Houston Methodist. Leading Medicine

Foot FAQ

Question:

I am a fashion model at a very high level with a serious problem. I fell during one of our shows and ruptured my left Achilles tendon. The doctor I saw wants to do surgery but I can't afford to have any scars on my legs. How big is the scar and how much will it show? Is there any way around this problem?

Answer:

The Achilles tendon is a strong, fibrous band that connects the calf muscle to the heel. The calf is actually formed by two muscles, the underlying soleus and the thick outer gastrocnemius. Together, they form the gastroc-soleus muscle group. When they contract, they pull on the Achilles tendon, causing your foot to point down and helping you rise on your toes. This powerful muscle group helps when you sprint, jump, or climb. Treatment for an acute Achilles tendon rupture can be with conservative (nonoperative) care or surgery to repair the damage. Surgery involves reattaching the two ends of the tendon to repair the torn Achilles tendon. This procedure is usually done through an incision on the back of the ankle near the Achilles tendon. Numerous procedures have been developed to repair the tendon, but most involve sewing the two ends of the tendon together in some fashion. Some repair techniques have been developed to minimize the size of the incision. In the past, the complications of surgical repair of the Achilles tendon made surgeons think twice before suggesting surgery. The complications arose because the skin where the incision must be made is thin and has a poor blood supply. This can lead to an increase in the chance of the wound not healing and infection setting in. Now that this is better recognized, the complication rate is lower and surgery is recommended more often. But the risks of adhesions developing and an unsightly scar are still greater with surgery than without. As a model, you are more likely to be wearing shoes with elevated heels, which puts the tendon in a shortened position. A slightly pointed foot with elevated heal is required during the healing process. Surgery may not be needed if conservative care can restore needed motion and strength for this type of work. What you should keep in mind during the decision-making process is that rerupture of the Achilles tendon is three times more likely in patients who opt for conservative care over surgery. So there are trade-offs and factors to consider with both treatment approaches. Before agreeing to surgery, you may want to get a second opinion and/or consider a trial of conservative care first. Athletes and active patients may prefer the stronger tendon that comes with surgical repair. Less active and older adults with fewer biomechanical demands on the damaged tendon may opt for the nonoperative approach. Ryan Wilkins, MD, and Leslie J. Bisson, MD. Operative Versus Nonoperative Management of Acute Achilles Tendon Ruptures. In The American Journal of Sports Medicine. September 2012. Vol. 40. No. 9. Pp. 2154-2160.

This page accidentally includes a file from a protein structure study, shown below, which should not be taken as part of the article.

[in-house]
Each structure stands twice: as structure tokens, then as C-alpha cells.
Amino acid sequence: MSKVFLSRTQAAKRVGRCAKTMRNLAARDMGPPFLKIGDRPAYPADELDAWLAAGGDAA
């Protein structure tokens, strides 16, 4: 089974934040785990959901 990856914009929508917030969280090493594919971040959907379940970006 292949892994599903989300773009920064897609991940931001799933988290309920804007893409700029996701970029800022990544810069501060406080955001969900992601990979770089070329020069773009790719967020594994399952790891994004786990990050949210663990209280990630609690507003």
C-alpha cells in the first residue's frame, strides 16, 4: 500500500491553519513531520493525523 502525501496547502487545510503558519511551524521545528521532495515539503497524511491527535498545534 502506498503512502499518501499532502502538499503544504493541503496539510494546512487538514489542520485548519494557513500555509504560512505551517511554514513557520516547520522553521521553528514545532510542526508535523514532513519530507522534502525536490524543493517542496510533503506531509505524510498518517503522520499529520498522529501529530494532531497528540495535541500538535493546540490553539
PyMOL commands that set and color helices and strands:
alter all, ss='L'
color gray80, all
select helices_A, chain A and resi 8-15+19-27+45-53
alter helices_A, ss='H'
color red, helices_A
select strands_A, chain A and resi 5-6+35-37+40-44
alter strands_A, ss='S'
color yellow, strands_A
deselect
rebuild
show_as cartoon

*Disclaimer:* The information contained herein is compiled from a variety of sources. It may not be complete or timely. It does not cover all diseases, physical conditions, ailments or treatments. The information should NOT be used in place of visit with your healthcare provider, nor should you disregard the advice of your health care provider because of any information you read in this topic.
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